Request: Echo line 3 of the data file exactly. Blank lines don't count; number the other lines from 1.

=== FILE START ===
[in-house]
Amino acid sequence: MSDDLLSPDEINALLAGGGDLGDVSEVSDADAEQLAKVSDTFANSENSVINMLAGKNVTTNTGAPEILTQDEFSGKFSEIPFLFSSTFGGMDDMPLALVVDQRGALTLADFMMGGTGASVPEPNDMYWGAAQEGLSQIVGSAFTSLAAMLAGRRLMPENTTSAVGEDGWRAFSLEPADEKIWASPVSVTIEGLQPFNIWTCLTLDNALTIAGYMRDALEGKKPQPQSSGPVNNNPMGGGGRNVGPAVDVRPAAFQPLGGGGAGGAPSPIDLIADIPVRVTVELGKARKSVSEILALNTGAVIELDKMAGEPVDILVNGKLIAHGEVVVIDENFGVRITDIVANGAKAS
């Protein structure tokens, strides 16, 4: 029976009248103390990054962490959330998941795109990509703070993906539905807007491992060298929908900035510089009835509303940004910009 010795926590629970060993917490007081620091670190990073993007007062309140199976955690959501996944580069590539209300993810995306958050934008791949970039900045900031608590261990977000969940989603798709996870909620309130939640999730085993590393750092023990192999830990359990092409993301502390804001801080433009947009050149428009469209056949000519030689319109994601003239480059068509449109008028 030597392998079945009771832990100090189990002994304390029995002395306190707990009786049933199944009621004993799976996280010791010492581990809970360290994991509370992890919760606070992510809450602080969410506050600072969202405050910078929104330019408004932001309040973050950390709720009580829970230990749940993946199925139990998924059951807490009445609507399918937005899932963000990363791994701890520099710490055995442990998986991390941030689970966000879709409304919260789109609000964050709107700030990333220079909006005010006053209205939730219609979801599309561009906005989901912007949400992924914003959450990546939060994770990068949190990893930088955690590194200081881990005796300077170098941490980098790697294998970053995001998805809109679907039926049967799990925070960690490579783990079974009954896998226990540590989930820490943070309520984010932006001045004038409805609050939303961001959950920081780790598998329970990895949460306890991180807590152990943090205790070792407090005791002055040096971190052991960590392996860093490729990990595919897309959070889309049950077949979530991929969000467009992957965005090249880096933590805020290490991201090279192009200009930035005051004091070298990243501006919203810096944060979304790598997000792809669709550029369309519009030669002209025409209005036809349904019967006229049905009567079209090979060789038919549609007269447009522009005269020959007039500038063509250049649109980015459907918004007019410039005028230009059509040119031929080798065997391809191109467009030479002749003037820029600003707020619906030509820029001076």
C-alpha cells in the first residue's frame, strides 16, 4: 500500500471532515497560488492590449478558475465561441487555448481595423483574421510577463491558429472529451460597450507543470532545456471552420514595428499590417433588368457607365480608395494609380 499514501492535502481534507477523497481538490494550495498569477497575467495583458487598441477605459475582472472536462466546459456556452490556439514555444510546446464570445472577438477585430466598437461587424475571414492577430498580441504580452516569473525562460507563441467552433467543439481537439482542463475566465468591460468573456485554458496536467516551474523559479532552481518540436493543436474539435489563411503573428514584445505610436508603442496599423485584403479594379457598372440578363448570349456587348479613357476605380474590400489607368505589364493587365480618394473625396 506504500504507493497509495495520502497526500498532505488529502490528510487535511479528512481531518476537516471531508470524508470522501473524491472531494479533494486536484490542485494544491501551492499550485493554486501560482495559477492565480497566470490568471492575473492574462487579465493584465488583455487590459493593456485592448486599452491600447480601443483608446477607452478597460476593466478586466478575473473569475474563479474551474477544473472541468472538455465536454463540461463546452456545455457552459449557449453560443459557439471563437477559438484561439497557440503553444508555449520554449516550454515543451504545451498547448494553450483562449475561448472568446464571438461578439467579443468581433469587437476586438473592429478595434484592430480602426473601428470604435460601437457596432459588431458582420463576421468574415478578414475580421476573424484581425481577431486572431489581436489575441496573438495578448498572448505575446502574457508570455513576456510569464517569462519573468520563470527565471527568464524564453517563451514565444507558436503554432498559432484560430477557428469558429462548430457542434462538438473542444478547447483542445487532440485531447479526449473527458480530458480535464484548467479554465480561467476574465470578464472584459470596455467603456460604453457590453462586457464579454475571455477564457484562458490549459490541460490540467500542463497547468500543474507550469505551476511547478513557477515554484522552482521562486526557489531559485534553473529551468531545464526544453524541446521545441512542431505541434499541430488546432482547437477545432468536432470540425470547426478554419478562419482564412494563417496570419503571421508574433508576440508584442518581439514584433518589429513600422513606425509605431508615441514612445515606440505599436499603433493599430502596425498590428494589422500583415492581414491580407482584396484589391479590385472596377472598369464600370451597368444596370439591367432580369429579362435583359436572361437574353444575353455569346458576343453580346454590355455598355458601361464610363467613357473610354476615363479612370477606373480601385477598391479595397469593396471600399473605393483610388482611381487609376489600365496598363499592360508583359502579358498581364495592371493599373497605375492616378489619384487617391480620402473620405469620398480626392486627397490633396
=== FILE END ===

């Protein structure tokens, strides 16, 4: 029976009248103390990054962490959330998941795109990509703070993906539905807007491992060298929908900035510089009835509303940004910009 010795926590629970060993917490007081620091670190990073993007007062309140199976955690959501996944580069590539209300993810995306958050934008791949970039900045900031608590261990977000969940989603798709996870909620309130939640999730085993590393750092023990192999830990359990092409993301502390804001801080433009947009050149428009469209056949000519030689319109994601003239480059068509449109008028 030597392998079945009771832990100090189990002994304390029995002395306190707990009786049933199944009621004993799976996280010791010492581990809970360290994991509370992890919760606070992510809450602080969410506050600072969202405050910078929104330019408004932001309040973050950390709720009580829970230990749940993946199925139990998924059951807490009445609507399918937005899932963000990363791994701890520099710490055995442990998986991390941030689970966000879709409304919260789109609000964050709107700030990333220079909006005010006053209205939730219609979801599309561009906005989901912007949400992924914003959450990546939060994770990068949190990893930088955690590194200081881990005796300077170098941490980098790697294998970053995001998805809109679907039926049967799990925070960690490579783990079974009954896998226990540590989930820490943070309520984010932006001045004038409805609050939303961001959950920081780790598998329970990895949460306890991180807590152990943090205790070792407090005791002055040096971190052991960590392996860093490729990990595919897309959070889309049950077949979530991929969000467009992957965005090249880096933590805020290490991201090279192009200009930035005051004091070298990243501006919203810096944060979304790598997000792809669709550029369309519009030669002209025409209005036809349904019967006229049905009567079209090979060789038919549609007269447009522009005269020959007039500038063509250049649109980015459907918004007019410039005028230009059509040119031929080798065997391809191109467009030479002749003037820029600003707020619906030509820029001076």